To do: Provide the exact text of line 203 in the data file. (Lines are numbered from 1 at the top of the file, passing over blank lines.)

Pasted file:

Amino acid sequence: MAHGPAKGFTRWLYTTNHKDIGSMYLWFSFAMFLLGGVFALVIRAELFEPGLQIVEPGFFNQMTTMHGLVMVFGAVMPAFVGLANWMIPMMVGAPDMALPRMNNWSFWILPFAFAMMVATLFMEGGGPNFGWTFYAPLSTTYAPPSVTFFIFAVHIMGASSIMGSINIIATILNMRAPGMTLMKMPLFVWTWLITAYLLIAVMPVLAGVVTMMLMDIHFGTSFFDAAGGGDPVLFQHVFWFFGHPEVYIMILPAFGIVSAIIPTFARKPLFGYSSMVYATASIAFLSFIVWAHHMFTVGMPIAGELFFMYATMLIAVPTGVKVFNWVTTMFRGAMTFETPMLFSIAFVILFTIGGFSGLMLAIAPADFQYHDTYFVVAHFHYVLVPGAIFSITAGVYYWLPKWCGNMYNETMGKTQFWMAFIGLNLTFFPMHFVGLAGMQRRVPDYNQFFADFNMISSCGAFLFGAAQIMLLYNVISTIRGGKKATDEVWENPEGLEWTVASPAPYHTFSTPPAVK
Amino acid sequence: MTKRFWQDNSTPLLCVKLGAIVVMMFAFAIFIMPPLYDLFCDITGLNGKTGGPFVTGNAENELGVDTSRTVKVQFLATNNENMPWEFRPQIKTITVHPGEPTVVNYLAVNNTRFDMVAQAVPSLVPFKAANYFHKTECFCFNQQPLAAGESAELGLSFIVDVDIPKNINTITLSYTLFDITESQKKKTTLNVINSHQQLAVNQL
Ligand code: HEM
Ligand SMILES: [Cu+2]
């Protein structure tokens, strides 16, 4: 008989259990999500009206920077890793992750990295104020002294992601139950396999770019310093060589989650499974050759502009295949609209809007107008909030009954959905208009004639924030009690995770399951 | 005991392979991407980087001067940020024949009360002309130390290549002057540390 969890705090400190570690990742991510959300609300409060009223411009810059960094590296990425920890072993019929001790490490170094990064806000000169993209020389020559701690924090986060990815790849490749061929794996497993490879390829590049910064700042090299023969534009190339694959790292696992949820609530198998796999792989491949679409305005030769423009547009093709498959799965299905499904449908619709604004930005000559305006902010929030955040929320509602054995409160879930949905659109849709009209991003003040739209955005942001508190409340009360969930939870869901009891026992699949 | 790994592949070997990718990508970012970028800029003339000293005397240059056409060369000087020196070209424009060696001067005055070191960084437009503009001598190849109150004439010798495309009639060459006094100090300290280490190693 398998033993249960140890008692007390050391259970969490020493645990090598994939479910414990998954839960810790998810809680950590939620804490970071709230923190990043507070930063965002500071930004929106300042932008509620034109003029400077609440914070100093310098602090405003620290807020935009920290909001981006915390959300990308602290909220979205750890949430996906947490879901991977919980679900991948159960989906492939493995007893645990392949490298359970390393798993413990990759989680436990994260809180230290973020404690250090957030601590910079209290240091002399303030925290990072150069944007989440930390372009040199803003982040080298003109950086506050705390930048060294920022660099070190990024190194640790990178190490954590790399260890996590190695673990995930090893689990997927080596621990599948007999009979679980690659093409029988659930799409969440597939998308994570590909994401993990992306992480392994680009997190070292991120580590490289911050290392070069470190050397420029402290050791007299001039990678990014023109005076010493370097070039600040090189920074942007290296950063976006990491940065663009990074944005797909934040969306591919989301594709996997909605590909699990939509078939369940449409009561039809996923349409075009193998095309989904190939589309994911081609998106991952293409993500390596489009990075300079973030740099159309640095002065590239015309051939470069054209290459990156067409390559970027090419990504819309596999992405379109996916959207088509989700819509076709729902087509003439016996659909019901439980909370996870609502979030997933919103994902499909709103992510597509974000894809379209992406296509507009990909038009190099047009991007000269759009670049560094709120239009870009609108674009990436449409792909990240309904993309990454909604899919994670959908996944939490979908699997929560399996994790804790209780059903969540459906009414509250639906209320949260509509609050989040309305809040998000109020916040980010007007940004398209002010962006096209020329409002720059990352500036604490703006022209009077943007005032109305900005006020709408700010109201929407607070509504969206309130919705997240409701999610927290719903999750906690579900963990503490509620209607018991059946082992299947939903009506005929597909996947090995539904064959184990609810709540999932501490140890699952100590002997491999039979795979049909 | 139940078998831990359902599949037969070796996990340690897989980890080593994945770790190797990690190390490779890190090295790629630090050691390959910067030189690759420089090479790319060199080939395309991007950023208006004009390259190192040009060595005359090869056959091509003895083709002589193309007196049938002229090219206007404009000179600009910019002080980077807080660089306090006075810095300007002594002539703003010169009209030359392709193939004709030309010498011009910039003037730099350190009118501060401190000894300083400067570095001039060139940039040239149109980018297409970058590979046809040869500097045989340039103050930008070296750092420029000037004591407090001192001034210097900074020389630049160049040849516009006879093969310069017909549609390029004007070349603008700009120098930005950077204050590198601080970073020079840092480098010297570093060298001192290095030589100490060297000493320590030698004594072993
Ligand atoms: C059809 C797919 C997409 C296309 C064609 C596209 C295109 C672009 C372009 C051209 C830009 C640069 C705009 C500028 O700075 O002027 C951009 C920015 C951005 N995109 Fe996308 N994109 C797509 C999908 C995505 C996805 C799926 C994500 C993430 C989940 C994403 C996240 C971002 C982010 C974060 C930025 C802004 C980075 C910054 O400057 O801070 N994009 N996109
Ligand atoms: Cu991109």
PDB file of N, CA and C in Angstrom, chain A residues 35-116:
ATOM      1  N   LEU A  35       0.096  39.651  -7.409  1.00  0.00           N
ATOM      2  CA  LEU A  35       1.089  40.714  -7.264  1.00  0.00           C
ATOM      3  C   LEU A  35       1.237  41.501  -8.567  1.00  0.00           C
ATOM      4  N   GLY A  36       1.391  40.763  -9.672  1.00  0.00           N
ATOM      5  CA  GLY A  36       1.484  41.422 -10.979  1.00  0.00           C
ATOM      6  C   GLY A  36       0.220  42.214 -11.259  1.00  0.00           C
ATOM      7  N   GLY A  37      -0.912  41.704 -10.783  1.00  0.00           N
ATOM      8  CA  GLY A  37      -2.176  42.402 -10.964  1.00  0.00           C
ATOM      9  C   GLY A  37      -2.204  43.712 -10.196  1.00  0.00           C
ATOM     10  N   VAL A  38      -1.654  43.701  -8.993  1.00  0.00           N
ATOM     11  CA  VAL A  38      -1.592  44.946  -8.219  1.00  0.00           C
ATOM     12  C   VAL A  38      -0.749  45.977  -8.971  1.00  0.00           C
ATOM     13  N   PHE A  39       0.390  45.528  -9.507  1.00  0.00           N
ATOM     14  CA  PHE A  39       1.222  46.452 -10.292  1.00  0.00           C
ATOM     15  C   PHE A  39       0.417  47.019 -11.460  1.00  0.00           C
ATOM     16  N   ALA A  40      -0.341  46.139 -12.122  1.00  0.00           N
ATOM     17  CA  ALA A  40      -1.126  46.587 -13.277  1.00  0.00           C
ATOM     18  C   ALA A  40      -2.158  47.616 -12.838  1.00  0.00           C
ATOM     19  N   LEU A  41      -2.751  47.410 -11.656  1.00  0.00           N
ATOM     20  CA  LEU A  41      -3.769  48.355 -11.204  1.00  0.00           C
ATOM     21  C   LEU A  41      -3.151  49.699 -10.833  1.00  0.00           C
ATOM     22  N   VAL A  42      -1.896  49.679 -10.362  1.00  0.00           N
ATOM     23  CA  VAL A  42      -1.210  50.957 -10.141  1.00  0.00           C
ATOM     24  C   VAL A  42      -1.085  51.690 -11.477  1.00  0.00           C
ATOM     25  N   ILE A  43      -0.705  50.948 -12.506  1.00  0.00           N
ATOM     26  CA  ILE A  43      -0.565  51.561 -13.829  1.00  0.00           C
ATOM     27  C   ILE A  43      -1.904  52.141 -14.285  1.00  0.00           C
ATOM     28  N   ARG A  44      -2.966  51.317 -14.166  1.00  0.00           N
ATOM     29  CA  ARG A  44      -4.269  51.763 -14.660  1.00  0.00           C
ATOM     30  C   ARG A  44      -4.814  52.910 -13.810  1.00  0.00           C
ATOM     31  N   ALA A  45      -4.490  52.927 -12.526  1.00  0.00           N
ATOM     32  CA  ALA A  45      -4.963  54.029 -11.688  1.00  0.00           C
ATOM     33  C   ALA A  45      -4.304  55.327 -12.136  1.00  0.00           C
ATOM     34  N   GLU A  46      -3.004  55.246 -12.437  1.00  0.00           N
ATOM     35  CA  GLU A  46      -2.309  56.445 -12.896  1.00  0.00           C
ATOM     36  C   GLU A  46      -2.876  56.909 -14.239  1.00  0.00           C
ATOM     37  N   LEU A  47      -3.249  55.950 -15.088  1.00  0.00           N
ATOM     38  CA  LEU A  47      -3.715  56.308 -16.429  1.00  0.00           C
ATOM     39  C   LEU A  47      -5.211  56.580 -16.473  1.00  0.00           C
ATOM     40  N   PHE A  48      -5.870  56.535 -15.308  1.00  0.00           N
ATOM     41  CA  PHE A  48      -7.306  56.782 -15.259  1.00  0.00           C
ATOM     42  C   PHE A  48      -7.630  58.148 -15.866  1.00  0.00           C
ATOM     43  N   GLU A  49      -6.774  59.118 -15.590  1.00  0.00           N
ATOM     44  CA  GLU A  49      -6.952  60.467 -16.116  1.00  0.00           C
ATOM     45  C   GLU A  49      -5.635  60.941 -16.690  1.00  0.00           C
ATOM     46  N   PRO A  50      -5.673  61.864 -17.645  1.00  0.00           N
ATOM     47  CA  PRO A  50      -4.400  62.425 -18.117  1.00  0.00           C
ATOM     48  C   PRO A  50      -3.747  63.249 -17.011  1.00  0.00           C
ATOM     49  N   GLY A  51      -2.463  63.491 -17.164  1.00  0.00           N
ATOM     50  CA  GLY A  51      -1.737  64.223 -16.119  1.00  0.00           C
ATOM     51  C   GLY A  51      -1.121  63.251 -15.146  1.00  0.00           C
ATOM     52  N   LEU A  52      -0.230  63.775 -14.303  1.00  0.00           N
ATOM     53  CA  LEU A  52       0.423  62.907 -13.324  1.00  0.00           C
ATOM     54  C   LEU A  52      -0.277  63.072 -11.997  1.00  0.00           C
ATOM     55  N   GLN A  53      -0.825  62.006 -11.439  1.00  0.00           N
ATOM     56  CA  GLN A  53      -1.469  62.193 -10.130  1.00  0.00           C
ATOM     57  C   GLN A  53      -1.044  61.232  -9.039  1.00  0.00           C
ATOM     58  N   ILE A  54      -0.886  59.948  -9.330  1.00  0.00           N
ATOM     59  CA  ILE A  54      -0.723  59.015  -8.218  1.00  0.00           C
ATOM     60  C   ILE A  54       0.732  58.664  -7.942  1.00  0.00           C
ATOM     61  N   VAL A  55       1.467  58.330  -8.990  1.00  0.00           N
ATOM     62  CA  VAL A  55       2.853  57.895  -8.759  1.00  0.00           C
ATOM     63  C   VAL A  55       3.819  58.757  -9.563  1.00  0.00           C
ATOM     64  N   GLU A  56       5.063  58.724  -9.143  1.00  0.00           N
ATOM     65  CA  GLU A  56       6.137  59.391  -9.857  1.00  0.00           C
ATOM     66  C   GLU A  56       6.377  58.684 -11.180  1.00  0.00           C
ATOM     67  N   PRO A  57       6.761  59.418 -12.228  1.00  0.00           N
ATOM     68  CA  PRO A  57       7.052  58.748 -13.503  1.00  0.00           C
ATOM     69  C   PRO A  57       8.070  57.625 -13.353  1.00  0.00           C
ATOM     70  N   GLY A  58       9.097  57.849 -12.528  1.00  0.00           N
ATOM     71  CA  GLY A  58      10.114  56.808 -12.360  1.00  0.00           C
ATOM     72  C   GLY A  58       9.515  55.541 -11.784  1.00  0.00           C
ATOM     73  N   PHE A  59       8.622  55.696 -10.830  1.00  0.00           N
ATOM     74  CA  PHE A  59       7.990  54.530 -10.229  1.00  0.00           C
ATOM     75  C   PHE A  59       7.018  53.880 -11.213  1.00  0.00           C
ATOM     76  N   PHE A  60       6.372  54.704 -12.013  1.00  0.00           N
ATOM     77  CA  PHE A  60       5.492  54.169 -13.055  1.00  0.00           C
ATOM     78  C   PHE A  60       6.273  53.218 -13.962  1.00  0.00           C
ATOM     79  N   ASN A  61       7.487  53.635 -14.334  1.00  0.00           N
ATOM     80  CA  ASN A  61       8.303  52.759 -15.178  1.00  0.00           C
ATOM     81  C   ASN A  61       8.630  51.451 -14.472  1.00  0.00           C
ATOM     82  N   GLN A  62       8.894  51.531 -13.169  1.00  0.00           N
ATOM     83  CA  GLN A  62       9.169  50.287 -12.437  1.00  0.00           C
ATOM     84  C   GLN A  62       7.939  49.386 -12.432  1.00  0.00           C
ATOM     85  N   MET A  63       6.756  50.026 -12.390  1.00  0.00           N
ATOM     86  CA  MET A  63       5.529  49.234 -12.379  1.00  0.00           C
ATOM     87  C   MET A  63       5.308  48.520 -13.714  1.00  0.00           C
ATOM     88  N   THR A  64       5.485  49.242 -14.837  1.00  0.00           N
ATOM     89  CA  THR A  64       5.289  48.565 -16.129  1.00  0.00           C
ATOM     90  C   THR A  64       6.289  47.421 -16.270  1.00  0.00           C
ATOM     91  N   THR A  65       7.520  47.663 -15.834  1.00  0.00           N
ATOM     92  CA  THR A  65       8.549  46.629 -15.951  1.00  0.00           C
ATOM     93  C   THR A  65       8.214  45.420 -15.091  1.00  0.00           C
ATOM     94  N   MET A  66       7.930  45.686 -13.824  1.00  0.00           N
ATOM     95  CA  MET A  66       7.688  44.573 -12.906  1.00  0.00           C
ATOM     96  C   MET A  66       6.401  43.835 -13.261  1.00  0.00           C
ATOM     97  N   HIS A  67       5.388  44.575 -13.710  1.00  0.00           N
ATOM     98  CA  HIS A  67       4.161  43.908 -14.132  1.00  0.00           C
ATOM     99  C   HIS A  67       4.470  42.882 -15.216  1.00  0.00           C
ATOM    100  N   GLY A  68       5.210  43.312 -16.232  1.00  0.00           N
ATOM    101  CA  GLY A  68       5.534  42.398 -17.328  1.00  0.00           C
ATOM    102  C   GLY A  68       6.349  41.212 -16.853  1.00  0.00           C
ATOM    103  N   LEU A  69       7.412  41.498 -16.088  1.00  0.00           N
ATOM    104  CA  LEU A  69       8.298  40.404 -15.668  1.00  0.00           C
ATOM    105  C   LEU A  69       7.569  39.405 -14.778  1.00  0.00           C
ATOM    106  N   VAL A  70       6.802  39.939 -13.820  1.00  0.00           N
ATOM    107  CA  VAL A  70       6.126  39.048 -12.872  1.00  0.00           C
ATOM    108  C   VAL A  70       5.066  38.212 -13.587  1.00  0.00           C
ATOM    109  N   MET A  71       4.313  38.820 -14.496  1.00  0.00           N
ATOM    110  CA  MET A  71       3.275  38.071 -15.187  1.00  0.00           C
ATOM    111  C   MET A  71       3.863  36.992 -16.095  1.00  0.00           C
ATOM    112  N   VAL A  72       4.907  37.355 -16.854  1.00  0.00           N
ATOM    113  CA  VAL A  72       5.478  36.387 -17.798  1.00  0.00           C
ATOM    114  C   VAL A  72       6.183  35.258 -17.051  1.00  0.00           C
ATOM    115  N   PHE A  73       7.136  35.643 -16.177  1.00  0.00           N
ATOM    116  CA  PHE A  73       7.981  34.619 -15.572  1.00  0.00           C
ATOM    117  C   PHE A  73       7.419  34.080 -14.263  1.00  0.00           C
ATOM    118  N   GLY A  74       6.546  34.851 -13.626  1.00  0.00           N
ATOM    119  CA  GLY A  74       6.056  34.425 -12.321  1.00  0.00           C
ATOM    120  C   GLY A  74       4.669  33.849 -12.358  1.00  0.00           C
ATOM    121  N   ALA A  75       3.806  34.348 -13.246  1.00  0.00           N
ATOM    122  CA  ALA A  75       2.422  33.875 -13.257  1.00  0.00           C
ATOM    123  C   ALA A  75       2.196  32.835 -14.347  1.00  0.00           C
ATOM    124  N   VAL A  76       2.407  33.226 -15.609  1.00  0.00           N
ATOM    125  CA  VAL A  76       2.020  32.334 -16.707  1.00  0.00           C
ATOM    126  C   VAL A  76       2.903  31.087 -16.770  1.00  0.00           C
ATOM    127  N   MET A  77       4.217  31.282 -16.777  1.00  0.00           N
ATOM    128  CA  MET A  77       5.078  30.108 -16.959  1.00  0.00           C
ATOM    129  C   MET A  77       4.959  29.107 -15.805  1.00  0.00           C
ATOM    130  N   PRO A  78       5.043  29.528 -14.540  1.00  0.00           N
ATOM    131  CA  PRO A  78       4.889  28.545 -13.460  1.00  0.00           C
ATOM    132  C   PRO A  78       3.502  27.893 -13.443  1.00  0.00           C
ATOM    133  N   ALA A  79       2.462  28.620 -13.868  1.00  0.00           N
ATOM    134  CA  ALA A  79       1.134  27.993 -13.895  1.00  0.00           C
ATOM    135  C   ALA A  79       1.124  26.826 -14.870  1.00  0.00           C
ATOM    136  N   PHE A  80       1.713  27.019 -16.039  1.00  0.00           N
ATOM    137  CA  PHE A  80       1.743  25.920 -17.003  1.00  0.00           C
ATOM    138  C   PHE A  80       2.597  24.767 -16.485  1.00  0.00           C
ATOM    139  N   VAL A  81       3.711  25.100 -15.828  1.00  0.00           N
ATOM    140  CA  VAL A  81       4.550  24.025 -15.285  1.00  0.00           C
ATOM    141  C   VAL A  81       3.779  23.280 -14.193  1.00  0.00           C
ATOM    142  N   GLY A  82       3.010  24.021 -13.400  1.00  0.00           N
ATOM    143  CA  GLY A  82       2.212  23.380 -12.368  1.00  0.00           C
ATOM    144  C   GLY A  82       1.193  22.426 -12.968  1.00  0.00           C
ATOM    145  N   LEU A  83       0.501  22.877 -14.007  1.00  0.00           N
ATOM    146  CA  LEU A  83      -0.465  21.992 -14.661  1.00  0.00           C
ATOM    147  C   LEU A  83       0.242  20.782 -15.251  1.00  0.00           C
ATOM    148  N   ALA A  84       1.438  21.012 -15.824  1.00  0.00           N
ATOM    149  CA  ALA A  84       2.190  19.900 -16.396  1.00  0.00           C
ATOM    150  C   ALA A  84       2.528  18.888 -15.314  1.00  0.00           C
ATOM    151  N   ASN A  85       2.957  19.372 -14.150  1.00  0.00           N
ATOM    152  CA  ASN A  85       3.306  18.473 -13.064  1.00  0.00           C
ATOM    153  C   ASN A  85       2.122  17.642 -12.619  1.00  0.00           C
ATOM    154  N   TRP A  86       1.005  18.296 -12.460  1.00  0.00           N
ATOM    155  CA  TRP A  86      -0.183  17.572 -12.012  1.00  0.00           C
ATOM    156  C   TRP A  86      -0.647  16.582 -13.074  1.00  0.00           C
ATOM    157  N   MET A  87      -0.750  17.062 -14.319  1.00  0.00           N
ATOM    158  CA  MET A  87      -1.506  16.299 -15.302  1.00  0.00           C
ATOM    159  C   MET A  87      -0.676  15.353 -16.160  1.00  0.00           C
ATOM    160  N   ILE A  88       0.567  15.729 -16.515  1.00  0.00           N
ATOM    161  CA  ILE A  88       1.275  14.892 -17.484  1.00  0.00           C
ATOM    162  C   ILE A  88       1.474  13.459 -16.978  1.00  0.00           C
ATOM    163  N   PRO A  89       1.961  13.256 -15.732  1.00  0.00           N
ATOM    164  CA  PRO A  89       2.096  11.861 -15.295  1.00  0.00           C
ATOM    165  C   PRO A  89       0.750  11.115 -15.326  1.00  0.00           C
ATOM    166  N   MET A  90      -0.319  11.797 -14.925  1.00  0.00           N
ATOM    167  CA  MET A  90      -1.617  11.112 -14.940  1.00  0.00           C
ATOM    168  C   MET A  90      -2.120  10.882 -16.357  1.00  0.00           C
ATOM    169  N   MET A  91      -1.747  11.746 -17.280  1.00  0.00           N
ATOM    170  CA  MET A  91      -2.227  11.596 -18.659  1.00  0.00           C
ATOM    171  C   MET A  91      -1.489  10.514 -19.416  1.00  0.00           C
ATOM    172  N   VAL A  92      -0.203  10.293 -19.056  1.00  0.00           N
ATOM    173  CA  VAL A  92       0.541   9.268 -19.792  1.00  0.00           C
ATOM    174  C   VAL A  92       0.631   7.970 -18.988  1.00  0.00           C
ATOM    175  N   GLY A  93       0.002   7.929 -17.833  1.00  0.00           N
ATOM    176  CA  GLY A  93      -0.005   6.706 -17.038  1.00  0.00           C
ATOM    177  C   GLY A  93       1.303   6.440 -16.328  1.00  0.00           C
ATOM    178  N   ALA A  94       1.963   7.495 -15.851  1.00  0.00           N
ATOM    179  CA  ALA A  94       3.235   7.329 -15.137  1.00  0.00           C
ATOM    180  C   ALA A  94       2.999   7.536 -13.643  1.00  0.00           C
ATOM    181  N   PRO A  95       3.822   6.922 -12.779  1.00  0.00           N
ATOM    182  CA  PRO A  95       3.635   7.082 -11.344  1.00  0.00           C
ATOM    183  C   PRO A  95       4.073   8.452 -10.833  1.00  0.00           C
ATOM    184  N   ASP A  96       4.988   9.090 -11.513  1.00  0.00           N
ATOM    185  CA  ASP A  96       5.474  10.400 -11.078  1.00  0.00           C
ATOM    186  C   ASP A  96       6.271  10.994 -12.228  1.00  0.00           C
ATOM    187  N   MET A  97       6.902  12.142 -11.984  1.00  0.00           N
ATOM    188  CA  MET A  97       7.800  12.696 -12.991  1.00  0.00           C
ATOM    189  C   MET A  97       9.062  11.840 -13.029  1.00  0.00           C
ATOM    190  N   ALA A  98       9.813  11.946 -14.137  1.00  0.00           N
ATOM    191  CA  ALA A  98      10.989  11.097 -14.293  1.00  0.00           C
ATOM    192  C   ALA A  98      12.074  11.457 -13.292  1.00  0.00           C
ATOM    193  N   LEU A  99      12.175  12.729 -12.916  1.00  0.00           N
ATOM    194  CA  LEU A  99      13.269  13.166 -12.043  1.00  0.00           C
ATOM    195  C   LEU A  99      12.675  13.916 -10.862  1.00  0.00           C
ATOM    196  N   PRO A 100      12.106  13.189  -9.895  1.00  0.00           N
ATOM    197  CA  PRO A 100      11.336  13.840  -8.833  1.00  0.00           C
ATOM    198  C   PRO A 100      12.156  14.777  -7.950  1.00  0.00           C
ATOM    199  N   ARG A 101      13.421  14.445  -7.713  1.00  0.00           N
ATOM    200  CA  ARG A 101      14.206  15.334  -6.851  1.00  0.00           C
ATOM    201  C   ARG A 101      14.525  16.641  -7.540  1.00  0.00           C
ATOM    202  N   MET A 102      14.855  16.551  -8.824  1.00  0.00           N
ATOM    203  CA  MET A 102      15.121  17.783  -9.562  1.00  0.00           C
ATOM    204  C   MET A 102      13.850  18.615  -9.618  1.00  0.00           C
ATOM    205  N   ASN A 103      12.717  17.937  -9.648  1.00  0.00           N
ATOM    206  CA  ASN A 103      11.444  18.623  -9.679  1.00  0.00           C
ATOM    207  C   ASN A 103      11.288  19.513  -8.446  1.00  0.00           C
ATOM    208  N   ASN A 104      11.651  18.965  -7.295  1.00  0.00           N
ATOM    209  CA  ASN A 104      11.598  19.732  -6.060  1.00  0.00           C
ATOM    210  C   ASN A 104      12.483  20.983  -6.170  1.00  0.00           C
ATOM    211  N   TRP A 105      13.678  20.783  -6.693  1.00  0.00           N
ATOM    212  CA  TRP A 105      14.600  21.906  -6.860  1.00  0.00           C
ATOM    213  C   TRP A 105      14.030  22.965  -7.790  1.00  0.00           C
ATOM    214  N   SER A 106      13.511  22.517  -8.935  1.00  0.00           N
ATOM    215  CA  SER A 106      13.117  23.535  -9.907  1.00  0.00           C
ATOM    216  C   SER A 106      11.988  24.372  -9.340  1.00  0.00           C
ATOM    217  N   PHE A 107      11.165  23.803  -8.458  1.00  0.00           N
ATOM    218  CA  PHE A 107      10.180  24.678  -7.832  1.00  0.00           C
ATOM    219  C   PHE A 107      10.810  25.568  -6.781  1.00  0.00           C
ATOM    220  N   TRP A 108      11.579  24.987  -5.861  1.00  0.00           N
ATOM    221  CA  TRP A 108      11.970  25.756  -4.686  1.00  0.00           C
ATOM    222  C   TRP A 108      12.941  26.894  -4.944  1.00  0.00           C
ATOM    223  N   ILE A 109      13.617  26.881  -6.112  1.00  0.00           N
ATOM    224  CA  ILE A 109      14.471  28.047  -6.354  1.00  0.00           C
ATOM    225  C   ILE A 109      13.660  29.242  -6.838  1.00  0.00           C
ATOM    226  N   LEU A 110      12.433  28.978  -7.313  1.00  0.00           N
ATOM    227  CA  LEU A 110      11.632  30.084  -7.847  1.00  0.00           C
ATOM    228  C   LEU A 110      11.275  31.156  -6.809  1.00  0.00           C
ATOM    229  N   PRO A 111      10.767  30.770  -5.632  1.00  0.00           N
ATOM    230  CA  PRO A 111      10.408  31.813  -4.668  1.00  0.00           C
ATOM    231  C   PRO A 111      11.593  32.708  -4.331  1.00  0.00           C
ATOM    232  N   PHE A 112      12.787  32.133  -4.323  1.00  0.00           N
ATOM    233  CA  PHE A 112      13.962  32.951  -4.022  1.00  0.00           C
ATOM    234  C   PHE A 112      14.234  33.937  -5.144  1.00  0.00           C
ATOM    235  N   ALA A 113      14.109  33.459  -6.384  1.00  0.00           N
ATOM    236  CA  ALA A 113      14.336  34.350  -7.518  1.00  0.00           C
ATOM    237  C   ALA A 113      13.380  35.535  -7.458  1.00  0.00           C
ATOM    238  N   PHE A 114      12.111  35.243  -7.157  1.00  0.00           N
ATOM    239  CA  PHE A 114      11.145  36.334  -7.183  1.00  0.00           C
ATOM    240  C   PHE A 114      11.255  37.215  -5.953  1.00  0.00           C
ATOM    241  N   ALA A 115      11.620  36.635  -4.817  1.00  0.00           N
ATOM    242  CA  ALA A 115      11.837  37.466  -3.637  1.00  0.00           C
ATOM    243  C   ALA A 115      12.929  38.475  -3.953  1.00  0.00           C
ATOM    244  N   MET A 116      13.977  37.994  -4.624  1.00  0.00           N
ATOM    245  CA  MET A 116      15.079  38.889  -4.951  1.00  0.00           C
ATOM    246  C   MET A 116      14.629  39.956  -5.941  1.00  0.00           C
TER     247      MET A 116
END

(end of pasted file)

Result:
ATOM    195  C   LEU A  99      12.675  13.916 -10.862  1.00  0.00           C